We resolved a conflict about how to allocate sewer costs, first by negotiating a short-term agreement and ultimately, a long-term one. This resolution will help keep sewer rates fair for customers.

We adopted a strategy to ensure that Clackamas County provides excellent services to clients and customers regardless of their heritage, English language skills and sexual orientation.

Making careful use of public resources:

We secured the redirection of over $1.4 million in county funds from administrative and other uses to meet the basic needs of vulnerable residents.

We directed staff to include a fiscal impact statement for new programs and projects to make sure the county appropriately spends public dollars.

We negotiated new labor contracts that are fair and curb cost increases so the county can keep providing crucial services to our residents.

We increased opportunities for public input into county decisions by hold evening business meetings and launching town hall meetings throughout the county.

By setting high expectations for staff performance, we are improving services to our residents and honoring the contributions of the many public employees who do excellent work. I have advocated to grow the culture of excellence within our government.

In this large, diverse county we do not agree on all issues, but we are united by one thing—our love of this special place. Although I am leaving the Board of County Commissioners, I plan to stay in our community. I also plan to keep working to strengthen it.

Together, and in partnership with our new county commissioners, we can protect fragile families and seniors, create a strong business climate, and make careful use of public resources. Together we can create a bright future for Clackamas County.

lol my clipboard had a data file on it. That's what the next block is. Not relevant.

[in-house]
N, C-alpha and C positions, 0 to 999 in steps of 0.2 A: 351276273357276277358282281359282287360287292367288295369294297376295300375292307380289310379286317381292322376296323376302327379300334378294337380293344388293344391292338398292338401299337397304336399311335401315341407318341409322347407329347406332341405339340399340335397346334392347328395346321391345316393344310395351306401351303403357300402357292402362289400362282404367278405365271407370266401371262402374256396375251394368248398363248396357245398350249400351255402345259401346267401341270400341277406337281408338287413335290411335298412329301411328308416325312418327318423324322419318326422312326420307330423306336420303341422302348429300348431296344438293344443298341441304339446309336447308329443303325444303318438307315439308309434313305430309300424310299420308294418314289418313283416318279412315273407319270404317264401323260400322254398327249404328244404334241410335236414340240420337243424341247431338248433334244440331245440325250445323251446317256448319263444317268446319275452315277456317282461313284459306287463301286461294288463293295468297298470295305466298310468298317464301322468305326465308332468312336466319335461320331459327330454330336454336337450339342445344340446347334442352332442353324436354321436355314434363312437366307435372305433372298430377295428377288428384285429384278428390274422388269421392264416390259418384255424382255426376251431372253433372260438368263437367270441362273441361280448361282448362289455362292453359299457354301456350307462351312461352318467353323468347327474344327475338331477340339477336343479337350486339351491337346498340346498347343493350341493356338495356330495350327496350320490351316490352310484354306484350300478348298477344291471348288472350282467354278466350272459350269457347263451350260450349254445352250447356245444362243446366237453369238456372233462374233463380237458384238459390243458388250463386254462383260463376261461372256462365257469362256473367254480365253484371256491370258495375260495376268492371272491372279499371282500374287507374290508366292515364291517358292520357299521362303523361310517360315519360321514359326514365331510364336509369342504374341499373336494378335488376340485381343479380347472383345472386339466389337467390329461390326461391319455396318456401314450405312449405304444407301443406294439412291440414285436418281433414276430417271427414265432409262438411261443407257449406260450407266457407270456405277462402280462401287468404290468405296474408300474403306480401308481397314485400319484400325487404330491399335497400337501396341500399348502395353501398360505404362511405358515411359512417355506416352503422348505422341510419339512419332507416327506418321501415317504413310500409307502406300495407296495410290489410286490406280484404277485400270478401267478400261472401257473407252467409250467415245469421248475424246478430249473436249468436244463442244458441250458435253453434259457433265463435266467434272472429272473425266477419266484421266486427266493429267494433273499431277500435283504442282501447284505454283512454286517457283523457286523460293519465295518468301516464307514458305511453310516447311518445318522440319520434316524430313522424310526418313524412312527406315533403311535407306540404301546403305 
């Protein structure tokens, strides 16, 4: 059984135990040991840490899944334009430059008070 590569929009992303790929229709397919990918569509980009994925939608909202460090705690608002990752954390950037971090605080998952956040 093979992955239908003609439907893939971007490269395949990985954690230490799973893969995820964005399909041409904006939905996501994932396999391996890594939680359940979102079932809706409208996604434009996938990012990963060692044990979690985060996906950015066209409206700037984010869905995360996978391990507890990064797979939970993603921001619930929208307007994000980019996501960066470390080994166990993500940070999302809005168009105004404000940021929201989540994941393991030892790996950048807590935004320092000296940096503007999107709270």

Thank you, again, for this opportunity to serve.

Ann Lininger

Former Clackamas County commissioner

Return my sign

To the person or persons who took the “hat shop sign” at the corner of Seventh and Main streets on New Year’s Eve, could you please return my sign?

I have driven all over downtown Oregon City looking for it. I can’t imagine what it could possibly mean to you.

It has lots of meaning to me.

It was a simple homemade sign that actually brought business into my shop.

My husband made this sign as a gift to me after the bridge opened. We could not afford a custom made sign, so he patiently made this sign for me.

My husband is old and does not want to make another one.

Please return it back to where you found it.

Sandra Gillman

Oregon City

We welcome submissions from readers on local issues for our Editorial and Opinion page. Please send your thoughts by Friday at noon to Raymond Rendleman at This email address is being protected from spambots. You need JavaScript enabled to view it.. Try to keep Letter to the Editor submissions under 400 words, but longer submissions will be considered for Community Soapboxes. Submissions may be edited for length, grammar, libel and appropriate taste. Letters must be accompanied by a full name, a telephone number and street address for verification purposes. Readers are also invited to call 503-546-0742 with story ideas and comments.